This pandemic has impacted most people’s lives, and the decisions that we all make on how to deal with this crisis going forward will be profoundly shaped by estimates of how long the crisis will last. If overly optimistic, people could be deterred from making decisions or investments needed to sustain some social distancing effort over time. Finally, as governments make unprecedented investments in late-stage pharmaceutical research, we worry that the optimistic press reduces scrutiny of what are some of the most important research and development (R&D) decisions made in our lifetime.

We need greater clarity and better reporting standards

With roughly 200 candidates in the pipeline, we believe we need a standardised reporting template all journal editors and manufacturers agree on, and ideally an independent process for reviewing the data as they come out. At the moment it is very difficult for policymakers, investors, and the general public to understand what’s going on. This is a case where regulators and payers ought to come together with scientists to follow and comment on results and set reporting standards in the process. Regulators must demand standardisation in trial design and reporting, in testing protocols/thresholds, and reagents. This would help give everyone a better sense of what is going on. We also need better clarity on how governments assess where to put their money, based on some sort of scientific committee to evaluate probability of success.

Modelling timelines and probabilities of success

We are all working as part of a wider group to better answer some of these questions. Our first aim is to give independent probabilistic estimates about when a vaccine might be rolled out, to help improve decision-making. If, for example, there is an 80 percent chance of rolling out a vaccine in 2021, investment decisions that firms, hospitals, and schools ought to make will be very different to if there’s an 80 percent chance we won’t. Secondly, by analysing the R&D pipeline and the manufacturing capabilities, we hope to identify if there are areas where we’ve underdiversified our risk, or potential blockages in the manufacturing chain that can be rectified. This would help to improve policy in this area and, ideally, help avoid future bottlenecks.

We are interviewing vaccine experts from academia, industry, and government in order to generate estimates for the probabilities of success and timelines around COVID-19 vaccines. We will aggregate these inputs and release them in a paper that we hope to publish in August. These will be used as inputs into a model we are creating that we hope can estimate timelines for success as well as identify bottlenecks in both R&D and manufacturing. We will build this model so that people can test these assumptions with their own inputs.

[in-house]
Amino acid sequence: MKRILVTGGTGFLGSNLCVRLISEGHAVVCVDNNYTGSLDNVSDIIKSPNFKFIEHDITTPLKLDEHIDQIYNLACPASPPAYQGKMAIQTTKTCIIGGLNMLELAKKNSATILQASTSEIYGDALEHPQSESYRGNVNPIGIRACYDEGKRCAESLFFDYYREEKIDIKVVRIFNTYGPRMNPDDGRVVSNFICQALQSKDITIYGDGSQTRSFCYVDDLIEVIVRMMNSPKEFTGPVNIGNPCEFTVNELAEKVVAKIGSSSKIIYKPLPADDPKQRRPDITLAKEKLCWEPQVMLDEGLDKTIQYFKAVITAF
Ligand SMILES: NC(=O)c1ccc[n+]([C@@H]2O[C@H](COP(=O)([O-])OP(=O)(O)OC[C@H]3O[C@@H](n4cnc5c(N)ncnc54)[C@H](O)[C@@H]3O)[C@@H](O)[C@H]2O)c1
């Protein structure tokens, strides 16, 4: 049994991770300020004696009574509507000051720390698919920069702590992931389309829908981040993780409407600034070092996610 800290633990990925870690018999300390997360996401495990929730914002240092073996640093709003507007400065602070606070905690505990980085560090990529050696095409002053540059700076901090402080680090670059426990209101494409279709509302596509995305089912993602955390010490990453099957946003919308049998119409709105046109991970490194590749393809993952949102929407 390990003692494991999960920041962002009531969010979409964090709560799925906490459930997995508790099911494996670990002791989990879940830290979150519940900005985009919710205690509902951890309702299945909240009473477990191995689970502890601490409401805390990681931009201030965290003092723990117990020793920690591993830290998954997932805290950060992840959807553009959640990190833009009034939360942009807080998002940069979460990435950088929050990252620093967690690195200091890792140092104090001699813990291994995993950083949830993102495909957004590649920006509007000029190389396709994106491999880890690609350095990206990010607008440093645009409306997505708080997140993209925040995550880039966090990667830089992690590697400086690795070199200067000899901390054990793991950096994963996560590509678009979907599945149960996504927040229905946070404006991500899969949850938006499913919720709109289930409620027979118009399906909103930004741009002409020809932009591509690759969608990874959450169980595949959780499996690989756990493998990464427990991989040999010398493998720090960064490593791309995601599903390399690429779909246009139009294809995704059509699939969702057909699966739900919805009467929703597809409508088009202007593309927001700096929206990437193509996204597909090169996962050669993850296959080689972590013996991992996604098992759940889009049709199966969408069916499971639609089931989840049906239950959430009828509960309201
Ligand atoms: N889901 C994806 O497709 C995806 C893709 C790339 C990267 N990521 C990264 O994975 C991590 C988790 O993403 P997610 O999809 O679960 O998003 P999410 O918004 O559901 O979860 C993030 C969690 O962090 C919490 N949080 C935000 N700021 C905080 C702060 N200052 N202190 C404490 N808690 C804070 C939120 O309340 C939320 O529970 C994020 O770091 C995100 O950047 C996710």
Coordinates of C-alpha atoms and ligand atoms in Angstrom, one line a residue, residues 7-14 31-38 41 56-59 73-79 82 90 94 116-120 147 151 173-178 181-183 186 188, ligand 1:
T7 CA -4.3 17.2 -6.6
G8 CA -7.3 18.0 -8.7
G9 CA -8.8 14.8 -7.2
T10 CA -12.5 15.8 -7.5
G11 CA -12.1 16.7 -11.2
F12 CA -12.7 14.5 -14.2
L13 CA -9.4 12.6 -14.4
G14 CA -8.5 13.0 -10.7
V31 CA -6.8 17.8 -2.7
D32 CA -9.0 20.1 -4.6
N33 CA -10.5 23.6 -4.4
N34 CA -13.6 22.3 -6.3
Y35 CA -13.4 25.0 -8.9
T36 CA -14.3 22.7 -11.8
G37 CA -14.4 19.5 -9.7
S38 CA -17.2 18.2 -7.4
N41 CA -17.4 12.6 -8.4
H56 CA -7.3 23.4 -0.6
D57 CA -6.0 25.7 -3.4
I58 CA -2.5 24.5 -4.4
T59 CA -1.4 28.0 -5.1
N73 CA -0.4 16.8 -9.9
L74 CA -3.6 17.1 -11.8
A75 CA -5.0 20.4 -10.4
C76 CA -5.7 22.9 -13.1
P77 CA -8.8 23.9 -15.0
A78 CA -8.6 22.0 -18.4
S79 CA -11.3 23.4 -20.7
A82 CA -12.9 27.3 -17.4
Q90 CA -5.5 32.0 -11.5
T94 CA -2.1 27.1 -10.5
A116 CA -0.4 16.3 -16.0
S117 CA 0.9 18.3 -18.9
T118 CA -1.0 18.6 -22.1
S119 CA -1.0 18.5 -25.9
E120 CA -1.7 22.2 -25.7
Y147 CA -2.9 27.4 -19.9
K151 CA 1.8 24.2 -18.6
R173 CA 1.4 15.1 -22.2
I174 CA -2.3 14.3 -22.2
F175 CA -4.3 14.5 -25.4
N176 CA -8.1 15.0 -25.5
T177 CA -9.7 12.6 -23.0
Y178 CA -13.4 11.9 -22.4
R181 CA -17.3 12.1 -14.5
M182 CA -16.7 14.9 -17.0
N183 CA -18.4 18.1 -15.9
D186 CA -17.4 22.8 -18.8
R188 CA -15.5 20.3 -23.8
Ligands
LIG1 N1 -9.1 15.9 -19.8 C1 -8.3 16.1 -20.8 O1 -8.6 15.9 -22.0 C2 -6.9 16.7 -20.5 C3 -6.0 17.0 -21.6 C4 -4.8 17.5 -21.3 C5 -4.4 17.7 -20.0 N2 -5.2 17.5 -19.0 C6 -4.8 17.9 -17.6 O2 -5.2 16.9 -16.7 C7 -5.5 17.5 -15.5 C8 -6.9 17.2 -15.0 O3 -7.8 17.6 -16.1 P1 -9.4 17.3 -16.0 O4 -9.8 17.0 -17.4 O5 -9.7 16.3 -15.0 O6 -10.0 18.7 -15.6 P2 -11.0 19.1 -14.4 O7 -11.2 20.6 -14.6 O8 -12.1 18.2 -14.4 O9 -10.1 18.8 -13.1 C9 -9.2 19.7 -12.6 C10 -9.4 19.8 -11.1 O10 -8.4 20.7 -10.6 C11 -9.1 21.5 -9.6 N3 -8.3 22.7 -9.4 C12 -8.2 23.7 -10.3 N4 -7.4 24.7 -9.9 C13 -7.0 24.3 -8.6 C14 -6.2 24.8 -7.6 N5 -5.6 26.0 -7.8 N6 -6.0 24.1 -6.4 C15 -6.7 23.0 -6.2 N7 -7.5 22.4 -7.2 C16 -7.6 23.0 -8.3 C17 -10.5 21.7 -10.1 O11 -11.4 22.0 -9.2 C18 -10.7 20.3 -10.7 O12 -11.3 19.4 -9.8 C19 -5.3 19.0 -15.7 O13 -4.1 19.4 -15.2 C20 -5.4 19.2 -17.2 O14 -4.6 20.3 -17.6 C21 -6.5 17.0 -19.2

This should make it easier for governments to make investment decisions through objective and rigorous probability of success estimates. It will help to correct for optimism bias, which is simply part of human nature. It will also provide objectivity, which will lead the market to set rational expectations. Otherwise the downsides in the stock market when they realize they overestimated probabilities of success will be larger than the upswing.

We are only halfway through the interview process, so it is too early for us to release any preliminary results. But what we can say at this point is that the interviews thus far suggest that the best vaccine candidates have at best a 50 percent chance of success. Many interviewees have flagged the risk that these candidates may take longer to approve and manufacture than anticipated—R&D projects rarely finish ahead of schedule but often overrun. Considering the global disruption to the health and livelihoods of all nations, the imperative to end transmission of this novel virus and distribute safe and effective vaccines is indisputable. So while we desperately hope that the world has a vaccine by the end of the year, we should all continue to study the trials and make sure we have backup social distance holiday plans in case the picture is not quite as rosy as some newspapers, scientific journals, and politicians would have you believe.

Article reposted from the Center for Global Development: